[115]       Janet Finch-Saunders: Processed foods.


[116]       Mr Williams: Processed food, exactly. I think that there has been an increase. In 1983, I was 13 years old, and there were not as many obese pupils back when I was in school, to be honest. Since then, I think that it has grown and grown. As processed food is so cheap to buy, families on low incomes will tend to buy processed food. Eating healthily is expensive. I have changed my diet over the last 12 months to eat a lot more healthily and it is costing me a lot more money. I can understand why obesity rates have increased and I think that they will continue to increase among low-income families, because you get adverts for a meal at McDonald’s for £1.99, and buying some healthy food might cost them between £5 and £8. They cannot afford it.


[117]       Christine Chapman: Jenny has some questions on this.


[118]       Jenny Rathbone: I disagree with you on that. I think that you will find that a lot of processed food is very expensive. Things like crisps and sweets are very highly priced, and they cost an awful lot more than an apple, for example. However, I completely agree with you that the adulteration of food, the way in which it is marketed, and the need to create a demand is a really serious issue. What action have NUT members taken to ensure that crisps are not sold in vending machines, or sugary drinks?


[119]       Mr Williams: We do make recommendations to all headteachers. I think that every school in Wales now should be a healthy school. Therefore, they should not be selling crisps or Coca-Cola through vending machines. That was not an NUT issue; I think that it was an all-Wales issue.


[120]       Jenny Rathbone: Indeed.


[121]       Mr Williams: So, that has been implemented, which is fantastic. Again, in terms of what NUT has done to stop this, it is not down to the NUT, it is down to the headteachers to look at what food they provide for children in the canteen at lunchtime and during break time. Obviously, if it is council-led provision, their hands are tied as to what food that they can offer. However, if they run their own canteen, which I know some schools do, it is up to the headteachers to make sure that they provide healthy food for children. Children are children, of course, and they will find a way of bringing in unhealthy food to school. Therefore, it is about education as to the effects that processed food, high carbohydrates, starchy foods and sugars have on the body, along with a lack of participation in sport, of course. They go hand in hand. It is absolutely essential that they get that education. Jamie Oliver went into a few schools and gave them healthy food, which is fine, but what we found with that television programme was that someone was setting up a burger van or a chip van outside the school gates and the pupils were getting food in that way. Sometimes, you can do all that you can, but you cannot win.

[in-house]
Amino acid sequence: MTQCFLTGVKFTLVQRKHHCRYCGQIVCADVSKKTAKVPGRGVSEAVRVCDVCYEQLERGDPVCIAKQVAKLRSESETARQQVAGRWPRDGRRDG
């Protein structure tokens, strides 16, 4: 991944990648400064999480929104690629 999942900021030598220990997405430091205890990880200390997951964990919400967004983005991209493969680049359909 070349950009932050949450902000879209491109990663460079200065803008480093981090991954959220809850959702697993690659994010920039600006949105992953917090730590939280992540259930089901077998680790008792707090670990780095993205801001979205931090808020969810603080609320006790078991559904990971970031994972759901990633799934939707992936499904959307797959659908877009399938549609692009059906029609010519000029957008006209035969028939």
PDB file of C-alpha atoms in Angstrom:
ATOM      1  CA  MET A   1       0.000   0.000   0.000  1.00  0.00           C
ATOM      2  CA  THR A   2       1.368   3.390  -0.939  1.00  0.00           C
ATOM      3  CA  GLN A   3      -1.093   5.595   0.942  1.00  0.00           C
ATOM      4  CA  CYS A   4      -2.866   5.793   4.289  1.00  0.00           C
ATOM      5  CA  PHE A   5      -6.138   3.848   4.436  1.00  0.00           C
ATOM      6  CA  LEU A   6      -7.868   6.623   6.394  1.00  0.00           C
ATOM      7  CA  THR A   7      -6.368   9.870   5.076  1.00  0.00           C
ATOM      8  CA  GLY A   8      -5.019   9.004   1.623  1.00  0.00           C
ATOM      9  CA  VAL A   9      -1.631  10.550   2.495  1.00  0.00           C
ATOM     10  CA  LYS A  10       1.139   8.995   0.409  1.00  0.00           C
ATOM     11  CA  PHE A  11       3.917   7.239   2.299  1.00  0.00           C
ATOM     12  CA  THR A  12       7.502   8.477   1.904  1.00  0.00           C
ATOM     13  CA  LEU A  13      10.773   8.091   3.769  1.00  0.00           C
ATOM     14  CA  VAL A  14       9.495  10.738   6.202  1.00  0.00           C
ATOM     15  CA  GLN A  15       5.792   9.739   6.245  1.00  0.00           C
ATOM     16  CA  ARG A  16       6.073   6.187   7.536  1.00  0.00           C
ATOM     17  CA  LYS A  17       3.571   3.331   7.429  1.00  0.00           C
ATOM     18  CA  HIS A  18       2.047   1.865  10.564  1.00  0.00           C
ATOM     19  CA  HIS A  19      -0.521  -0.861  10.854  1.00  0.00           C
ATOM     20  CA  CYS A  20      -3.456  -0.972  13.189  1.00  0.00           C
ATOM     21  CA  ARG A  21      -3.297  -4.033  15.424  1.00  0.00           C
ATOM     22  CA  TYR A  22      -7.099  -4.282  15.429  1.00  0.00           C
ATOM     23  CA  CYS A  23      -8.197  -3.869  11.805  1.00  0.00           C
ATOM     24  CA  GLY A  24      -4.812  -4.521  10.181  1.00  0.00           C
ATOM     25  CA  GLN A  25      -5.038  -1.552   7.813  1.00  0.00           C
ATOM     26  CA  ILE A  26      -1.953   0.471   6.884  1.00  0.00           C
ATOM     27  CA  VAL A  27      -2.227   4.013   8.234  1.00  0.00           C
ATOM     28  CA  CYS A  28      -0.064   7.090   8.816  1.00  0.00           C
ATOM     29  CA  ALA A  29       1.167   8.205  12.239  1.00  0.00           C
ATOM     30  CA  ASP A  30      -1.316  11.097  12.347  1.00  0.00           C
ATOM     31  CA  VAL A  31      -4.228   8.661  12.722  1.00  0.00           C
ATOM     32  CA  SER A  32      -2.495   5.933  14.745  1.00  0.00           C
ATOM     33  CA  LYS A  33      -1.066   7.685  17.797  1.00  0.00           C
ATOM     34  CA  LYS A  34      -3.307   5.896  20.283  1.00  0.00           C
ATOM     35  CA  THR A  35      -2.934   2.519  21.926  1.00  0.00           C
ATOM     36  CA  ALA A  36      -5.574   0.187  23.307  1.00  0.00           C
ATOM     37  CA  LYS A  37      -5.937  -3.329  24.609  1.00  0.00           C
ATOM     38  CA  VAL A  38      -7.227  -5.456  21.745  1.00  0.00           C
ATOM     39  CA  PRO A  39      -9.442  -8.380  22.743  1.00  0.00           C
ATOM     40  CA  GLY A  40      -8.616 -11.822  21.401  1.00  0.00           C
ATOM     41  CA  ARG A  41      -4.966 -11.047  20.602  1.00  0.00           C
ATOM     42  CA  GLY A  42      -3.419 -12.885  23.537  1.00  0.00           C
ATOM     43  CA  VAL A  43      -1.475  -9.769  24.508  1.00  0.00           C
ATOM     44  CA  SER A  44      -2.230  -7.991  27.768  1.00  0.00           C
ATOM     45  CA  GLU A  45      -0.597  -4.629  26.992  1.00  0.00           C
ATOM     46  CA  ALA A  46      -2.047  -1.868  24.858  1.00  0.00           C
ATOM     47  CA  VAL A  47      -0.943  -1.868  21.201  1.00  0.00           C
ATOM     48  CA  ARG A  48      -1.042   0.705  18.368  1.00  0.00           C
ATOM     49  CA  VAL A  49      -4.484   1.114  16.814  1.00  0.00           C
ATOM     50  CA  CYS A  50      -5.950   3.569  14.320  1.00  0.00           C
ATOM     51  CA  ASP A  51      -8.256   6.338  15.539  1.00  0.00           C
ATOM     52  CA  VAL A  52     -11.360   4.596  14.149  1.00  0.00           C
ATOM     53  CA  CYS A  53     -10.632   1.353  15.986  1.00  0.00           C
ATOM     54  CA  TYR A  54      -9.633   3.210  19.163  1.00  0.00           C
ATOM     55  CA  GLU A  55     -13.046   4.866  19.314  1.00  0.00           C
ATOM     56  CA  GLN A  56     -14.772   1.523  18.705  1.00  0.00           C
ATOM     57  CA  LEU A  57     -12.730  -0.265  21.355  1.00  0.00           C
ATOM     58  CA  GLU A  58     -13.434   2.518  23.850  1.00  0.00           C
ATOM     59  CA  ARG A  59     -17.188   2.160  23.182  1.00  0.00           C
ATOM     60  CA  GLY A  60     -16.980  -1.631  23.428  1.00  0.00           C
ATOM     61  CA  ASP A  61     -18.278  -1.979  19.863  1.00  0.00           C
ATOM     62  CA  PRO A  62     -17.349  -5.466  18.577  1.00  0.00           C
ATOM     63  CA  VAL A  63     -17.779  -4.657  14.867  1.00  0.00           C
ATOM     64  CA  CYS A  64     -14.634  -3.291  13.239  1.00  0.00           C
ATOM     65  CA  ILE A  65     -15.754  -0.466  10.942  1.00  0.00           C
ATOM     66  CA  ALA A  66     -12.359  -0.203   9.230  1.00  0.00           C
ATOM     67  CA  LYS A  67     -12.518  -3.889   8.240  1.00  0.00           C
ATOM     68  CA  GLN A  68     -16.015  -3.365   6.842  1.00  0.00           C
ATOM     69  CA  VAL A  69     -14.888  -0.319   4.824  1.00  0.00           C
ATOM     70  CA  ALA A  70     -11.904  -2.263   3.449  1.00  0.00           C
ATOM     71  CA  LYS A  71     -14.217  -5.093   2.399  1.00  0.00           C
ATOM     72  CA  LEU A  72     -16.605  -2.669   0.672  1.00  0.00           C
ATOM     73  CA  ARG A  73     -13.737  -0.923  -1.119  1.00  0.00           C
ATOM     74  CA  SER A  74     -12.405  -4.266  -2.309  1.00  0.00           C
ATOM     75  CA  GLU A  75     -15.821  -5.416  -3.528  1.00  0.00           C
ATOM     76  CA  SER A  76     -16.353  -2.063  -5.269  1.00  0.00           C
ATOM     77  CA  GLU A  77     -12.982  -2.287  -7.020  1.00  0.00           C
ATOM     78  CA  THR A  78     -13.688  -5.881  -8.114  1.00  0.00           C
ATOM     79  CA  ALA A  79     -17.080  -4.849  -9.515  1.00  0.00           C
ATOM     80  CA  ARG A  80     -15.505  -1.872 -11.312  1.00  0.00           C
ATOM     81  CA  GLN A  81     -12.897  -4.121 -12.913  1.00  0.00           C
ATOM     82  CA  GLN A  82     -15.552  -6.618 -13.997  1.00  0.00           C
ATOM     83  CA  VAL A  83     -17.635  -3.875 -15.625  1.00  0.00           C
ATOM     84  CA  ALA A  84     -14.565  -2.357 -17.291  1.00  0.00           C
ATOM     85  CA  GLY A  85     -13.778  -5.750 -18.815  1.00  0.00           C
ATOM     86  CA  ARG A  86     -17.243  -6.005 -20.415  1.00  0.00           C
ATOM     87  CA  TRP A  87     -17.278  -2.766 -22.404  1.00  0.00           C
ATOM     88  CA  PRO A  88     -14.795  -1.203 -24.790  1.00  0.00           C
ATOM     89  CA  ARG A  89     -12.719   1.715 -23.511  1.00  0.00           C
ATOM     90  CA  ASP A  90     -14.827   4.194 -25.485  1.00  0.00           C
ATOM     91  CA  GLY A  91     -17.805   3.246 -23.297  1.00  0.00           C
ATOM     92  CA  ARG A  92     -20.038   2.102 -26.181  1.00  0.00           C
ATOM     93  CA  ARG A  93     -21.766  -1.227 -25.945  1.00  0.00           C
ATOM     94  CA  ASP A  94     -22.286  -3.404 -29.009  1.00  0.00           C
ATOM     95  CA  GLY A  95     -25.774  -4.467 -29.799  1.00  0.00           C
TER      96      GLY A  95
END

[122]       Jenny Rathbone: Okay, but we can agree that headteachers have a primary role in this to ensure that the children are getting healthy food, but, equally, NUT members can also be advocates of healthy food.


[123]       Mr Williams: I would like to think that the majority of teachers would promote healthy food for children, particularly PE teachers. I would be very surprised if PE teachers did not promote healthy food. If pupils want to be elite athletes, like Mo Farah, they must eat healthily and properly at the right times, with the right portion amounts, and with the right nutrients. So, I would say that the majority of teachers should and would make sure that children get this education. I would say that many teachers do not even know because they have been told to push the eatwell plate. The eatwell plate is up in classrooms in every single school in Wales. It is fantastic for elite athletes, because carbohydrates are a great source of energy, but, for those children who do not participate, it is not a good source of energy because it will be stored as fat in the body if it is not used.


[124]       Christine Chapman: Mike is next, then Rhodri.


[125]       Mike Hedges: I will just make two brief comments. First, with girls in years 10 and 11, their make-up can also get damaged when they go into the swimming pool. That tends to put them off. I do not know whether you found that. My daughter is in year 10 at the moment. She and her friends hate the idea of actually going in, getting their faces wet and getting their make-up damaged.


[126]       The second thing is about eating. Do you agree that one of the things that we have seen in recent times with professional athletes is that they have improved their diet no end? Before Arsène Wenger came to Arsenal, the diet of a professional footballer was not that different to the average supporter. People who have come from abroad with better ideas on diet have made a huge difference, and that has made its way down through the junior teams within professional sports clubs. Have you seen that?